Dorothy Lee (Morgan) Barton shares the tale of the fateful day when she and her family bore witness to what would be a pivotal moment in one of the most infamous series of crimes in American history.
COMMERCE — As the notorious crime spree of Bonnie Parker and Clyde Barrow — commonly known as “Bonnie and Clyde” – drew near to its end, their path would draw a bloody streak across northeast Oklahoma.
Constable William “Cal” Campbell, had the misfortune of being Ottawa County's first lawman to die on duty some 83 years ago when the deadly duo rolled through the region in 1934.
Campbell would be mortally wounded during an encounter on Friday, April 6, 1934, and with him, Chief of Police Percy Boyd wounded and taken hostage.
Campbell was Barrow’s 13th and last murder victim in the pair’s crime spree in the Midwest. Days later, Boyd was released nine miles south of Fort Scott.
A Brush with fate and silver spoons
As reported previously by the News-Record, days before the fatal encounter, heavy rains soaked the area which led to the Ford automobile driven by Barrows, Parker and Henry Methvin getting stuck in the mud.
Dorothy Lee (Morgan) Barton shares the tale of that fateful day when her mother and siblings bore witness to what would be a pivotal moment in one of the most infamous series of crimes in American history:
On Friday, April 6, 1934, Yvonne (Morgan) Allen was 3 years old. Her mother, Edna Morgan was 37; her father, George Wayne Morgan Sr. was 57. Edna and George’s other children were at home during the incident – George Wayne Morgan Jr. age 12, Ralph, age 11, Sug, age 8, Dorothy (the narrator through H. Dale Allen), age 6 and Billie Jean, just 6 months old. The youngest daughter, Dora May had not been born yet.
The Morgan’s lived in a small dilapidated shack just a few feet west from the Northeastern Oklahoma railroad tracks on the West New State Road in Commerce, Oklahoma. Many hobos rode the rails and jumped off the train cars as they approached the Morgan home. Word had spread that the lady of the house was sympathetic and would feed them if they knocked on her door and politely asked for food and water.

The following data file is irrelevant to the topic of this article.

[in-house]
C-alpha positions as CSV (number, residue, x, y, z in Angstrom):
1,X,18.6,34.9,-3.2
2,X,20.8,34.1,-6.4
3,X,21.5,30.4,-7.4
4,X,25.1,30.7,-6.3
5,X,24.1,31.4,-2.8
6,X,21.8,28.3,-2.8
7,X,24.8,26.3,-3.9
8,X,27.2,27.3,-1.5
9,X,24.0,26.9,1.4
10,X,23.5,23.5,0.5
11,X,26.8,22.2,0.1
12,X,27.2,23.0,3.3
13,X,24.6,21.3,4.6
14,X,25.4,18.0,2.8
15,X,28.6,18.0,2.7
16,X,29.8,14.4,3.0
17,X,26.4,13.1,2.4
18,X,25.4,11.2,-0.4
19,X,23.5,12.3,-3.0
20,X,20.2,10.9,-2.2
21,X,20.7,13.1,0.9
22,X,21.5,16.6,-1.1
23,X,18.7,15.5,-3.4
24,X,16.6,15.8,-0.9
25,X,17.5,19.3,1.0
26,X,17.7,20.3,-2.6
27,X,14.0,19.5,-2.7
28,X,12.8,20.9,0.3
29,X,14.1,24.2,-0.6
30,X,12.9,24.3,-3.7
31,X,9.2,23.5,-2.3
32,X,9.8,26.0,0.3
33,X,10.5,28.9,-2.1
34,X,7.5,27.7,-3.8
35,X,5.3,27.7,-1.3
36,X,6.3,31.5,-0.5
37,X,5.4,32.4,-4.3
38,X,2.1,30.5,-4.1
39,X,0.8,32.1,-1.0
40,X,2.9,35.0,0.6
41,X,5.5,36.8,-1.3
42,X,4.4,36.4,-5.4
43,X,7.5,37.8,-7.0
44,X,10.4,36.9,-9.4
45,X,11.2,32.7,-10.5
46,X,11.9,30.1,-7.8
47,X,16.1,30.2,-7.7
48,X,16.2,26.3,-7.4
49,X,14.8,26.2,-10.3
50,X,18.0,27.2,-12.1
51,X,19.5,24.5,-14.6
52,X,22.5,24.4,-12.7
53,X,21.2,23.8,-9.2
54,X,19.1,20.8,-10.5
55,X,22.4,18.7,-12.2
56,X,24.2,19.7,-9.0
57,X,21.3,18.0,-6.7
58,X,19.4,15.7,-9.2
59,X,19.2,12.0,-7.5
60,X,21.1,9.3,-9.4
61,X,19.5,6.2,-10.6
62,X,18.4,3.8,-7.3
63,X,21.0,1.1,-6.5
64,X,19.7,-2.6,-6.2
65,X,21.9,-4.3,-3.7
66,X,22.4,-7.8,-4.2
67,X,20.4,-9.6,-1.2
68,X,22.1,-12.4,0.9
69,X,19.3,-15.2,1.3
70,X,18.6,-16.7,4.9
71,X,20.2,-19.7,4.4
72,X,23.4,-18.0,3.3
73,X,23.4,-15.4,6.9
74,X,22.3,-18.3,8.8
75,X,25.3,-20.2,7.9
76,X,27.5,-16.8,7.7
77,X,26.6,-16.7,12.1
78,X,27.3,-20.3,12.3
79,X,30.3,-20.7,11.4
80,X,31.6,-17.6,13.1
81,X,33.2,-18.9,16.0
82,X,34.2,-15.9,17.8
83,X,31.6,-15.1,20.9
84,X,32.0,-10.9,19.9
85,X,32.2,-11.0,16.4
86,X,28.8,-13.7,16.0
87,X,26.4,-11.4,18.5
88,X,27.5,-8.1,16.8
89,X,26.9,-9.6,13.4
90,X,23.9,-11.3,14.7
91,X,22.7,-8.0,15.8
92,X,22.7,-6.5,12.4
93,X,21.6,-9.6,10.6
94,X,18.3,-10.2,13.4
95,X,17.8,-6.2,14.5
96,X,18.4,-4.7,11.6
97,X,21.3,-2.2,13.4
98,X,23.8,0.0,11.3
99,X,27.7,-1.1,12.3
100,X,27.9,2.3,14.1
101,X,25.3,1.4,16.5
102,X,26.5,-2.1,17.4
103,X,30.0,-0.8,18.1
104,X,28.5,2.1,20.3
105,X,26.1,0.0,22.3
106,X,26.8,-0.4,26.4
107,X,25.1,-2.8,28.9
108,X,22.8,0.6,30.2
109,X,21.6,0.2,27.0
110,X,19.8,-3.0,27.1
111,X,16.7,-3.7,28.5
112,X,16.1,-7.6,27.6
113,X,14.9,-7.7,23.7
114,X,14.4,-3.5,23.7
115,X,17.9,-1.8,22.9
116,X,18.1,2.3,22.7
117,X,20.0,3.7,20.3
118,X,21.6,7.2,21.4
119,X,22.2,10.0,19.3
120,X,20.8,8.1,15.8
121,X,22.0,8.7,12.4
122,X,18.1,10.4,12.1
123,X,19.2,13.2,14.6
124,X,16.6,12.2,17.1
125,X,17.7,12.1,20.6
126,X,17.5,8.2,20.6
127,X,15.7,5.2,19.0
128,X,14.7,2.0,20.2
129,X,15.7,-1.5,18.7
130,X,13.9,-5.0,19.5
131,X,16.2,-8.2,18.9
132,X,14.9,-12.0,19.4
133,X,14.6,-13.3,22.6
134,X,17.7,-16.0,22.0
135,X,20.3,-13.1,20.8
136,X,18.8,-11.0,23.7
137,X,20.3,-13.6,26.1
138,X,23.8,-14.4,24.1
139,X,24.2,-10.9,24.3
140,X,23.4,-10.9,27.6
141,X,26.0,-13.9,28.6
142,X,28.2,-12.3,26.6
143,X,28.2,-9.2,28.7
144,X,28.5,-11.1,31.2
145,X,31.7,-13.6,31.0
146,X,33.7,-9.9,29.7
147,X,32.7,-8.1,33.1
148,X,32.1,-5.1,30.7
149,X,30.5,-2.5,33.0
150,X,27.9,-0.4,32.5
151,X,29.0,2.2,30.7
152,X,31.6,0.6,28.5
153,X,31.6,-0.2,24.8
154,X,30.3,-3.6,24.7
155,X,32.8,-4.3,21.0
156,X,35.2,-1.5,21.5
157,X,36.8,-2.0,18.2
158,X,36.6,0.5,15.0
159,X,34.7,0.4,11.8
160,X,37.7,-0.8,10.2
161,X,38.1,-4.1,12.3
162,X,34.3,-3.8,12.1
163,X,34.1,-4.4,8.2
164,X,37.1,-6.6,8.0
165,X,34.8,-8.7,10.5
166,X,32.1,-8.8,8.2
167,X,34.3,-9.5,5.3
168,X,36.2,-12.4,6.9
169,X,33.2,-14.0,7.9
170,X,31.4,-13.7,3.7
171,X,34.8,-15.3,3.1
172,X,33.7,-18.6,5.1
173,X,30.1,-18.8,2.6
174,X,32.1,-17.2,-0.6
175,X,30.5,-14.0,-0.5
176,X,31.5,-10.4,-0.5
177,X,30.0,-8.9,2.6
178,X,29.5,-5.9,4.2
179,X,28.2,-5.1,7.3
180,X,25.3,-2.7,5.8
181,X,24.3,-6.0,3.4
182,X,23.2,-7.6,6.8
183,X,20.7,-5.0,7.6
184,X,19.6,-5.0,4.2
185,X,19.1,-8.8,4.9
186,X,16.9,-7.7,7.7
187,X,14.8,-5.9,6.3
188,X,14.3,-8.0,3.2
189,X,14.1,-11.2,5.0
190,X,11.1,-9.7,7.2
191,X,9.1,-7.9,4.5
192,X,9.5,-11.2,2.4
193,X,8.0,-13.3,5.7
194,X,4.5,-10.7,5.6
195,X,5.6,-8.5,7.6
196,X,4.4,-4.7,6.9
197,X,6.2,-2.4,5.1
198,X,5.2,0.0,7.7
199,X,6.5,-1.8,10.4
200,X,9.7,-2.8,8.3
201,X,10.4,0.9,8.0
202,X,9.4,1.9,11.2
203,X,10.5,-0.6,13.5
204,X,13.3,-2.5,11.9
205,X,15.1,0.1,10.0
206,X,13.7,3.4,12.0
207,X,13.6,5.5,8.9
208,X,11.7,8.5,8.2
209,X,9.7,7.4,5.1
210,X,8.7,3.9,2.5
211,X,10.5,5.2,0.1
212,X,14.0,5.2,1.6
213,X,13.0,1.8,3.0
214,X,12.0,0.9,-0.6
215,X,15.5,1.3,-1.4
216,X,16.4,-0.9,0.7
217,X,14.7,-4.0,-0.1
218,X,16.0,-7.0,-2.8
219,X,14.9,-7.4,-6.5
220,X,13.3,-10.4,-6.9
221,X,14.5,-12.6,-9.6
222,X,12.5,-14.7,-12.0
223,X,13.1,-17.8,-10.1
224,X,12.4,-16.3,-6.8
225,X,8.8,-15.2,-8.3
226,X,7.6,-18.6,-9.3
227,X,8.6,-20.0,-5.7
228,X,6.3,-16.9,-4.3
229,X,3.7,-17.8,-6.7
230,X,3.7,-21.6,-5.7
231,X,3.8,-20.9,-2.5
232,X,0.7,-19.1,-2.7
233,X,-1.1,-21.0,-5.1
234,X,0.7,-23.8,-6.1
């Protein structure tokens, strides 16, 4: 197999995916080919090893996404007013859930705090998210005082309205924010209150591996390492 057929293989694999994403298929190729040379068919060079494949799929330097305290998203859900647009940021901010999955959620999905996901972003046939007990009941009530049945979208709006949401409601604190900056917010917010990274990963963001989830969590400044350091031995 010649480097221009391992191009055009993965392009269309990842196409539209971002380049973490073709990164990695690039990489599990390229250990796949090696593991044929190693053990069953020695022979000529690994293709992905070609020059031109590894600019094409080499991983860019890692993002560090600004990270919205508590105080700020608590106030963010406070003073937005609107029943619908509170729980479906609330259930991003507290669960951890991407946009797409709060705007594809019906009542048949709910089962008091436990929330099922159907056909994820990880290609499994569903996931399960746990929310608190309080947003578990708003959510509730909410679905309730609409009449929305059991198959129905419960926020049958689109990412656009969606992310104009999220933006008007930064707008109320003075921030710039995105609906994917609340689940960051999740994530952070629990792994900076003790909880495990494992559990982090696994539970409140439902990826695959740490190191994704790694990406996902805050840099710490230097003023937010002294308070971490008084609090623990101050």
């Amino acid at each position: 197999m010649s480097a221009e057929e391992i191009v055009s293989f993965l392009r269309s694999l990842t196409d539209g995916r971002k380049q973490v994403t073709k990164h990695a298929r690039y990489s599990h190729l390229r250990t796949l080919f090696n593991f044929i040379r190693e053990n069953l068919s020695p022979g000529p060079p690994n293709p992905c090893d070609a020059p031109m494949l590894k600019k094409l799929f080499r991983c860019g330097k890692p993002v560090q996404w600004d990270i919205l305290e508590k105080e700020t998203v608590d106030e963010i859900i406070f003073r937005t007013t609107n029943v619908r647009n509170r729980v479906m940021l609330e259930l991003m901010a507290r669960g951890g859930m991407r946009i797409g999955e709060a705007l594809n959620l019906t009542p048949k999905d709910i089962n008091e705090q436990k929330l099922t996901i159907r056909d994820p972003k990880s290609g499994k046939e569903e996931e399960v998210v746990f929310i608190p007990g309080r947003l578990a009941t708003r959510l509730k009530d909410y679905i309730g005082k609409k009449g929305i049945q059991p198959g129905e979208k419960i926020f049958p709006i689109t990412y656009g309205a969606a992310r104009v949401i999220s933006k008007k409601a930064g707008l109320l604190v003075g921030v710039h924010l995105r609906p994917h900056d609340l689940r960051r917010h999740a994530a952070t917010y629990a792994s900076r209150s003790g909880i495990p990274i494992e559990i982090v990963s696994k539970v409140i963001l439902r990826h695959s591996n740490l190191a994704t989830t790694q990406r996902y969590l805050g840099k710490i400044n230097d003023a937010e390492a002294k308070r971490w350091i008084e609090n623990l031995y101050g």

Edna rarely turned anyone away in need of food even though she was dirt poor herself. Their only income was from bootleg whiskey, what they could grow in their garden, the milk from one cow, a few eggs the chickens laid, and an occasional butchered pig.
In George’s earlier years, before Edna, he had been well off, owning several businesses in the Seneca, Missouri area. One business was a bar in which he did rather well. Problems arose because he considered himself quite the “Ladies Man.” In those days he was well dressed, extremely handsome with piercing blue eyes, and the proper manners to swoon the girls. Those good looks and devious ways got him into trouble. He wooed the wrong woman. She was married and her husband found out about the affair. Her husband literally chased George out of town with a shotgun. Fleeing the scene left George practically penniless. He was able to purchase the old house in Commerce by the railroad tracks. This is when he met Grandma Edna. He hired her as housekeeper. She lived in his house for two years before marrying him.
She didn’t trust the hobos; in fact, she was somewhat afraid of them. They were not allowed in the house. Edna told them to wash their hands, sit on the cellar door, and wait for her to prepare the food. When the food was ready, she would always have them pray with her before allowing them to eat. She had warned her children that if anyone knocked on the door then they should immediately hide under the kitchen table with its drooping tablecloth to conceal them. She had empathy for the hobos but took precaution in protecting her children.